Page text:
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The Way Los Angeles Votes Is Radically Changing. Is Anyone Paying Attention?

Voters try out new ballot marking devices at the L.A. County mock election at Salazar Park in East L.A. on September 28, 2019. (Al Kamalizad for LAist)
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Los Angeles voters will be asked to navigate a completely different way to cast ballots for the fast-approaching California primary.

Where and how the county votes is changing.

Is anyone paying attention? That won't be clear until in-person voting starts Feb. 22.

[Get all the info you need for the 2020 primary from KPCC + LAist's Voter Game Plan]

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When they've tried out the new equipment during mock demonstrations, many voters say they like the L.A. County-designed ballot marking devices, electronic poll books and multi-day vote centers -- instead of neighborhood polling places -- rolling out for the primary election.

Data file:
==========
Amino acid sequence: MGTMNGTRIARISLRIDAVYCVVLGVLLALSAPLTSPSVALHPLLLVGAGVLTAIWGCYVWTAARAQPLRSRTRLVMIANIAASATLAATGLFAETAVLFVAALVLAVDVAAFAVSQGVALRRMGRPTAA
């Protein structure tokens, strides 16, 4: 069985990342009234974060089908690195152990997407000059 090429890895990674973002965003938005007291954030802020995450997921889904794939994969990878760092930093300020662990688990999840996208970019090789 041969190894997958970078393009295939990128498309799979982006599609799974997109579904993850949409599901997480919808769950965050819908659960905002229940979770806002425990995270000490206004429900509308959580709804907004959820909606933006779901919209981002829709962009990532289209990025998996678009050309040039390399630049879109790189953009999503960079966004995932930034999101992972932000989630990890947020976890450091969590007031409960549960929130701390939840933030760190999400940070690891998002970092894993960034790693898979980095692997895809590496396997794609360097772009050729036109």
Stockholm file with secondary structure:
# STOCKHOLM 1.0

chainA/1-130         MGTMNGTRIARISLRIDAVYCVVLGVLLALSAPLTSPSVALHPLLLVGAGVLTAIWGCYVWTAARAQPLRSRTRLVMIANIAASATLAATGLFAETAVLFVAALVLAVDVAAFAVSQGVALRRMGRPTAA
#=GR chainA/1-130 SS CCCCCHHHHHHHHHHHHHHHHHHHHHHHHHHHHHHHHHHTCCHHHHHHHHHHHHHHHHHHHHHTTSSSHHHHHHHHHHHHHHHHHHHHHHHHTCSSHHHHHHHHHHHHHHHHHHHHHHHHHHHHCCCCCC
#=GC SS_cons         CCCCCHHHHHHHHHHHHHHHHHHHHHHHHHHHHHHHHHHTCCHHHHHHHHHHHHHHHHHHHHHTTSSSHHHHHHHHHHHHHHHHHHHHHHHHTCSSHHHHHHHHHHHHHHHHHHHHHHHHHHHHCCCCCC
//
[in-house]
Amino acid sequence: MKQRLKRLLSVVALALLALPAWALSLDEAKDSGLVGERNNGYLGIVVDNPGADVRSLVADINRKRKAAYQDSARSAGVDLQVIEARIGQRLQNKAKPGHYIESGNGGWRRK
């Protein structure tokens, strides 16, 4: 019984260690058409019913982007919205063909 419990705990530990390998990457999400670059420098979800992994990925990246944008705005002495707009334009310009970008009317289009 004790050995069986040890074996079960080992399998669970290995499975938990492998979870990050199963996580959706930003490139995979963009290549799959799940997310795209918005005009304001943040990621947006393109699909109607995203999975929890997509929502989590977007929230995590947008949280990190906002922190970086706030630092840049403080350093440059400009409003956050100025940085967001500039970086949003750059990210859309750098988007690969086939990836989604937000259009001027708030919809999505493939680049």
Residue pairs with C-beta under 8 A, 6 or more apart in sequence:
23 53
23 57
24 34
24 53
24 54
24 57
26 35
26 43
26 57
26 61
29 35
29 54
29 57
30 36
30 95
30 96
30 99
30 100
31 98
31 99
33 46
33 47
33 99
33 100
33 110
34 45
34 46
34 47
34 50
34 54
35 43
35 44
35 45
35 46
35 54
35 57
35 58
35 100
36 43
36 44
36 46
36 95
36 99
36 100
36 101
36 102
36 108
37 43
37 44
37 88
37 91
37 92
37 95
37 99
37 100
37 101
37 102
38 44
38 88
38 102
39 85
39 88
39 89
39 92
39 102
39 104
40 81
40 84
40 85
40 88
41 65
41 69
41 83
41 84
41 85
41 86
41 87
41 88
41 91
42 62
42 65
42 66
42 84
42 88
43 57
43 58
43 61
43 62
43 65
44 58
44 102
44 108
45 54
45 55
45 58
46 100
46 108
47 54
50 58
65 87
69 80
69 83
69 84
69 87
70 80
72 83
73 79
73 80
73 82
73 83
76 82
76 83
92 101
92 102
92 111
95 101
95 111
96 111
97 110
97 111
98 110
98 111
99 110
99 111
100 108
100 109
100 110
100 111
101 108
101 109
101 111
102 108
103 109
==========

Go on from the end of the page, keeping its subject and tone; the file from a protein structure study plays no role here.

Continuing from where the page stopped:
But some worry sunny L.A. could be headed for a perfect storm of election confusion.

Candidates like Mike Garcia, who's running for Congress as a Republican in North L.A. County, are concerned voters will show up on election day to an empty community center or school gym where they usually vote and won't know where to go.

"That's what's keeping me up at night," Garcia said. "It's a six-lane memorial highway dedicated to confusion."

The county has invested in an advertising blitz to let voters know where and how to cast their ballots.

But it's a significant behavioral adjustment for millions of Angelenos -- who've historically voted more in-person than by mail. That could change in 2020. The county is expecting over 60 percent of voters to mail-in ballots this year, a big jump.